"The boy drinks his tea."
Translation:Pojken dricker sitt te.
I wrote "Pojken dricker sitt te" which was apparently correct, but it also said that another correct solution would be to write "sin" instead. Do "sitt te" and "sin te"`somehow work interchangeably with this sentence, or was that a mistake?
It's easier to explain with kaffe, but I'm pretty sure it's the same concept:
When you order a kaffe, you order en kaffe, but what you are actually drinking is ett kaffe
Native/fleunt speakers please correct me if I'm wrong.
Right. It's because "en kaffe" refers to "en kopp kaffe", a cup of coffee, the way in English we say, "a coffee" meaning a cup of coffee. "Kaffet" - "ett kaffe" - is the coffee itself, in the cup. Same thing with "en te". Make sense? :)
So the difference is just "I have a cup of coffee" (Jag har en kopp kaffe) and "My coffee is black" (Mitt kaffe har svart)?
So "Pojken dricker sitt te" would mean that the boy is drinking the tea he made by himself, whereas "Pojken dricker sin te" would mean that the boy is drinking his own cup of tea. Did I get that right?
No, sitt doesn't imply that he made it himself, only that it's his. But sin te would emphasize that you're talking about a serving, like 'one tea' in English. Saying that would be much less common. With öl, we use en öl, min öl 'a beer, my beer' etc all the time, but it's less common with tea and coffee.
Yeah. Pojke/flicka = young boy/girl. Kille/tjej = young boy/girl or young man/woman (sometimes also used for older adults).
I wrote "pojken dricker hans te" and that was accepted! Is that also correct? Can someone explain the difference with other correct options that are already discussed?
That means the boy was drinking someone else's tea. ;) "Pojken dricker sin te" means the boy was drinking his own tea. "Sitt" and "sin" are used when the direct object is possessed by the subject, essentially when you could say "his own" or "her own".
So, the sentence in question could mean both of these: the boy drinks his own tea and the boy drinks someone else's tea.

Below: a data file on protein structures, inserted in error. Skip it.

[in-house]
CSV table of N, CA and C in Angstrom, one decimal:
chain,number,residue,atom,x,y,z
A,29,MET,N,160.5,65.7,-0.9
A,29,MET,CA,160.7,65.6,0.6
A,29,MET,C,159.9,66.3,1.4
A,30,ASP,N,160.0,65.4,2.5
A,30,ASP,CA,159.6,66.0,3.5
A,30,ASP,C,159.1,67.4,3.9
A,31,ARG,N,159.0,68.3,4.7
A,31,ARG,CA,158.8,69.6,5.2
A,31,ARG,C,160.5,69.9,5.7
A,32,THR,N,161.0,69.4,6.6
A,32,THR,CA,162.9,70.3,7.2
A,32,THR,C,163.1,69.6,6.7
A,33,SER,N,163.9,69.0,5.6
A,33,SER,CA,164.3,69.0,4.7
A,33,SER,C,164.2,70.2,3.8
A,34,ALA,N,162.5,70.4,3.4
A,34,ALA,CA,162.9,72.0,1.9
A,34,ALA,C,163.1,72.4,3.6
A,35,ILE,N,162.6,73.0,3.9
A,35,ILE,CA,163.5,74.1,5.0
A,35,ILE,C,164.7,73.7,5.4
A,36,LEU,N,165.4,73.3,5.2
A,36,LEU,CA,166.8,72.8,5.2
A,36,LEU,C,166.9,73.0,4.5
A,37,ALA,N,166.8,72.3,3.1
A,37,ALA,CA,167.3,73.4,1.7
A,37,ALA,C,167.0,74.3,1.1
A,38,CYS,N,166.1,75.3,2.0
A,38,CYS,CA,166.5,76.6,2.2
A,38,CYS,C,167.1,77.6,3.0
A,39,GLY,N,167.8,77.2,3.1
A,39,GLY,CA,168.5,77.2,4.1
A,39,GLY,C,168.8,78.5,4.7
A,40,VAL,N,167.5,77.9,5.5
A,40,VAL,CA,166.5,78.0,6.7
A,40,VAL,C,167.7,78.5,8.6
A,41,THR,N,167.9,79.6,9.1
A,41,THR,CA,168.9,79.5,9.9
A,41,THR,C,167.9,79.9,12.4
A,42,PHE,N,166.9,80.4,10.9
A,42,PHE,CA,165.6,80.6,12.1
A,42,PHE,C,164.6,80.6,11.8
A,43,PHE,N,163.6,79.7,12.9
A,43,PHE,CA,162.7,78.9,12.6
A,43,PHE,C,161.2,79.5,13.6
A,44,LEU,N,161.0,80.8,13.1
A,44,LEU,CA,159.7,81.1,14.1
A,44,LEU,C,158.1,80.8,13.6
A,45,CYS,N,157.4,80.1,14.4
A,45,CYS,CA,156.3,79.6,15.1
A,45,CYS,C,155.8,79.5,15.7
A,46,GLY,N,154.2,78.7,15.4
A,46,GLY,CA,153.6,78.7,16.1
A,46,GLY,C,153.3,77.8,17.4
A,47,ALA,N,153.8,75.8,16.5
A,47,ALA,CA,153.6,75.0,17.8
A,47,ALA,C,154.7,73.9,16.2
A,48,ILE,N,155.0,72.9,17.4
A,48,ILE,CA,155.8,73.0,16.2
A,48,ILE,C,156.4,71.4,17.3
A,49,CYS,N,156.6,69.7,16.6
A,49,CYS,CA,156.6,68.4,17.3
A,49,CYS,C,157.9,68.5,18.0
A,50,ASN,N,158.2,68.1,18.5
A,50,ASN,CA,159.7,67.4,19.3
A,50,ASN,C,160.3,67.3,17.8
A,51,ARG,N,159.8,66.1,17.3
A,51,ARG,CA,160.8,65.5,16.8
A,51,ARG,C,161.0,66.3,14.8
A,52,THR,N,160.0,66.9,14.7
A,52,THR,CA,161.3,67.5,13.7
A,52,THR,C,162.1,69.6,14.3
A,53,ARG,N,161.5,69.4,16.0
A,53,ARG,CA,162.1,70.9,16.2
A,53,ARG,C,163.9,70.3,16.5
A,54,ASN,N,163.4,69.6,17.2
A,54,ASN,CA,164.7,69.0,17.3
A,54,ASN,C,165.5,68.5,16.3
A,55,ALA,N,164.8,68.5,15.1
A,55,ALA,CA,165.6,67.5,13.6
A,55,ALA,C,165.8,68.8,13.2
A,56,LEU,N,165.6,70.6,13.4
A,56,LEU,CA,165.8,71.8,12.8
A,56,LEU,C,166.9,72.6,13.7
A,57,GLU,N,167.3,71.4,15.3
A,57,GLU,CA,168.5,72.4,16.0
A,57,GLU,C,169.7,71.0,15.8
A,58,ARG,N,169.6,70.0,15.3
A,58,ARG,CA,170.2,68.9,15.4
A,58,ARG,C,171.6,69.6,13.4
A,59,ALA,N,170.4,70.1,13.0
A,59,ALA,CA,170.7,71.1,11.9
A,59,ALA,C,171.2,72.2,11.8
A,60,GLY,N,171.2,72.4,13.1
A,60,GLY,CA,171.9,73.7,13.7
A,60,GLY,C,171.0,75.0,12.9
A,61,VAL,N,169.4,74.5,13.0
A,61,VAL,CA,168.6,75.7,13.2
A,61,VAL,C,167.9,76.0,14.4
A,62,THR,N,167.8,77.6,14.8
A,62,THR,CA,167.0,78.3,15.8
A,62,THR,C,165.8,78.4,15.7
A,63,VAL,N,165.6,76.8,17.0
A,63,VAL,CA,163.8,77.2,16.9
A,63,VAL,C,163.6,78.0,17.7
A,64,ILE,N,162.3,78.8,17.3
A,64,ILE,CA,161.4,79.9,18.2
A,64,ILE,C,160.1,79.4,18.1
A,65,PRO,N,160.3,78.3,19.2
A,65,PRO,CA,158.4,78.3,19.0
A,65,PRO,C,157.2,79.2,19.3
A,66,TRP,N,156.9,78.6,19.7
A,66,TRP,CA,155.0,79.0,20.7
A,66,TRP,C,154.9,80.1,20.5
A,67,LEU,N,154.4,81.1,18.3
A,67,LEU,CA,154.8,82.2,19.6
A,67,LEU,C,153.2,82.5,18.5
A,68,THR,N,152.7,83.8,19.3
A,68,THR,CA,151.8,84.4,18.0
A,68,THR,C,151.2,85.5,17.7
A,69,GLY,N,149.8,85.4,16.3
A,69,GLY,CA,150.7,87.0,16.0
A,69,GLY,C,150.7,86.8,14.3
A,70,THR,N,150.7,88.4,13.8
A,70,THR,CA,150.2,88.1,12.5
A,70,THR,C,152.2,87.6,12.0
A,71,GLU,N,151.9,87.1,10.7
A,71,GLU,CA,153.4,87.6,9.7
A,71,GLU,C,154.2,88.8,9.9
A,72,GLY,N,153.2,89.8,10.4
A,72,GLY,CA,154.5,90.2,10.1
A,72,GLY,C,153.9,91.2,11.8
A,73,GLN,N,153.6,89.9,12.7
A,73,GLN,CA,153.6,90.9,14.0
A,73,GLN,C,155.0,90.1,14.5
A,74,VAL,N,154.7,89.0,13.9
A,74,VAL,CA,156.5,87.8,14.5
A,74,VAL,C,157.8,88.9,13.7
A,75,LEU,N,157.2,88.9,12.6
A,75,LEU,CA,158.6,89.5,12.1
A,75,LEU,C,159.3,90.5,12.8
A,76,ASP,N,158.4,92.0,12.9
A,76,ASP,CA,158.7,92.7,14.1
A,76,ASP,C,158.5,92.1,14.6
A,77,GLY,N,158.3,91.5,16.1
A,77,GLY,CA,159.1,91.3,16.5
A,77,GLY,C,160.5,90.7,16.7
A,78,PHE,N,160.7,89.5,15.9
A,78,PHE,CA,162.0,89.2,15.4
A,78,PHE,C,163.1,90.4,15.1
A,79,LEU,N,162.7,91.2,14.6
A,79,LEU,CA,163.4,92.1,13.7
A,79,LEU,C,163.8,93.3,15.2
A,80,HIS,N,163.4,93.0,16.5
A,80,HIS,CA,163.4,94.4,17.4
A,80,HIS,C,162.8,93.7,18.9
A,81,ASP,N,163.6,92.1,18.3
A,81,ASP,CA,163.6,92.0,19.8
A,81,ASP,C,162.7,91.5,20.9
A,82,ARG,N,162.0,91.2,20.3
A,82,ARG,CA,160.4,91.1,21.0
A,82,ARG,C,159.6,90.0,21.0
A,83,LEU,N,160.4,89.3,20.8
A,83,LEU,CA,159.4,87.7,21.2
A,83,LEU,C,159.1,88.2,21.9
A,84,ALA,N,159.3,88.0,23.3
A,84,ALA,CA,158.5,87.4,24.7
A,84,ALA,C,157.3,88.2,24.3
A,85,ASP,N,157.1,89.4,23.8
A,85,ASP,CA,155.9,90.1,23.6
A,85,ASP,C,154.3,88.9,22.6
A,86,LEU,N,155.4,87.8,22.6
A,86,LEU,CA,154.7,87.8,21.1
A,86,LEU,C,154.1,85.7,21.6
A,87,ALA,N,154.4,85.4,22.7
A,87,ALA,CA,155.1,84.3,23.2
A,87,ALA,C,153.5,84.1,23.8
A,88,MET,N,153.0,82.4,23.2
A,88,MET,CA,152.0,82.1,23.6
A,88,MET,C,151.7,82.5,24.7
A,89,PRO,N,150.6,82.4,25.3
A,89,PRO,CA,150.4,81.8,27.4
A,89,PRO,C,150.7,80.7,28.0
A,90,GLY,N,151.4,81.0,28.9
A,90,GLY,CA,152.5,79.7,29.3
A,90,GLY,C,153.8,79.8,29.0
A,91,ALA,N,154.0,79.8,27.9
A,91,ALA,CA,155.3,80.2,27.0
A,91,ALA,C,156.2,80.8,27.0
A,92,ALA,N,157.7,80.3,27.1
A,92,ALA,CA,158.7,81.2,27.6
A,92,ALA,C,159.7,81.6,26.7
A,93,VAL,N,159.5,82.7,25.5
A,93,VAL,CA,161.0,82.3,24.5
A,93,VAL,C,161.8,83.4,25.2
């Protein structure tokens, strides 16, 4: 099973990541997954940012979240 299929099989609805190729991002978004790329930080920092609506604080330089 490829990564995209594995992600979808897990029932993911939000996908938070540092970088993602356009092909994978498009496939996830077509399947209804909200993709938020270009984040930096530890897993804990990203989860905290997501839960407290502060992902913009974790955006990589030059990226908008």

Yes, "The boy drinks his tea" could be translated in Swedish by either "Pojken dricker sin te" or "Pojken dricker hans te". But they mean different things. It depends on whether the tea belongs to the boy who is drinking it, or rather to his dad, or to the guy next to him, or something. In English we don't specify, we use the same possessive pronoun for both meanings and use context to clarify who's tea we are talking about.
You dont say "sin te" the boy drinks his tea translate to "pojken dricker sitt te" and its also "sitt kaffe" for coffee
What's the difference between the er/ert/era and the din/ditt/dina ??? The answer will be appreciated .....
Din/ditt/dina = singular "your" for (en/ett/plu ett & en) words examples: din hund/ditt hus /dina syskor _ now er/ert/era = plural "your" also for (en/ett/plu en & ett) same examples work too but using er/ert/era means you are talking to a group
How could i know that a word is with (en) or (ett) :( We can't know these (din..ditt..min..mitt..) if we don't know them
I think perhaps the point is to learn by trial and error, rather than to get it right on the first go!
Pojken dricker sitt te Pojken dricker hans te Are they the same ? Are they both correct ???
They both work and both can be translated as "The boy drinks his tea", but they have different meanings.
Using "Sitt" implies that the tea the boy is drinking is his own tea. If you used "Hans" it would mean he was drinking someone else's tea.
If we didn't know it was tea, "The boy drinks drinks", because drinks are what we drink. "Pojken dricker drycker".
There's already comments above explaining that. "sitt" or "hans" is used here to mean "his" tea. That's called 3rd-person masculine possessive. Er/er/era would be 2nd-person plural possessive and so has nothing to do with this exercise where we are dealing only with 3rd-person. (A 3rd-person pronoun refers to someone you are not talking to; you are talking about them to someone else).
I am having trouble distinguishing sitt, sin, and sina. Could I have some help?
All three are 3rd-person reflexive possessive personal pronouns. This means they are only used if the tea being drunk belongs to the drinker and the drinker is not the speaker or listener.
The difference is that sina is for plural objects. "Pojken dricker sina teer" could be used if he is drinking more than one of his own teas.
Sin is for if the singular object is of the common gender, while sitt is for neuter gender singular objects; this is the same as the distinction between en & ett. This means you would say sitt hus, but sin katt. Te is a special case. You can say either sitt te or sin te; this is because sin te is actually short for sin kopp te, just like English "a tea" might be considered short for "a cup of tea" (similar shorthand is used for "a beer" or "a coffee" to refer to a single serving of an otherwise uncountable use of a noun).
sin always refers back to the subject in the same sentence. Since it's a boy here, it can't be hennes – that would mean he'd be drinking the tea of some girl or woman, which would always be The boy drinks/is drinking her tea in English.
Sorry if I'm just being dumb, but, I thought it would be "Pojken dricker han te" I thought 'sitt' was something different. Could someone explain?
When I misspelled pojken it told me I was entirely wrong and the right word is killen... Is this correct in any way or is it some weird mess up? I saw that happen one other time too.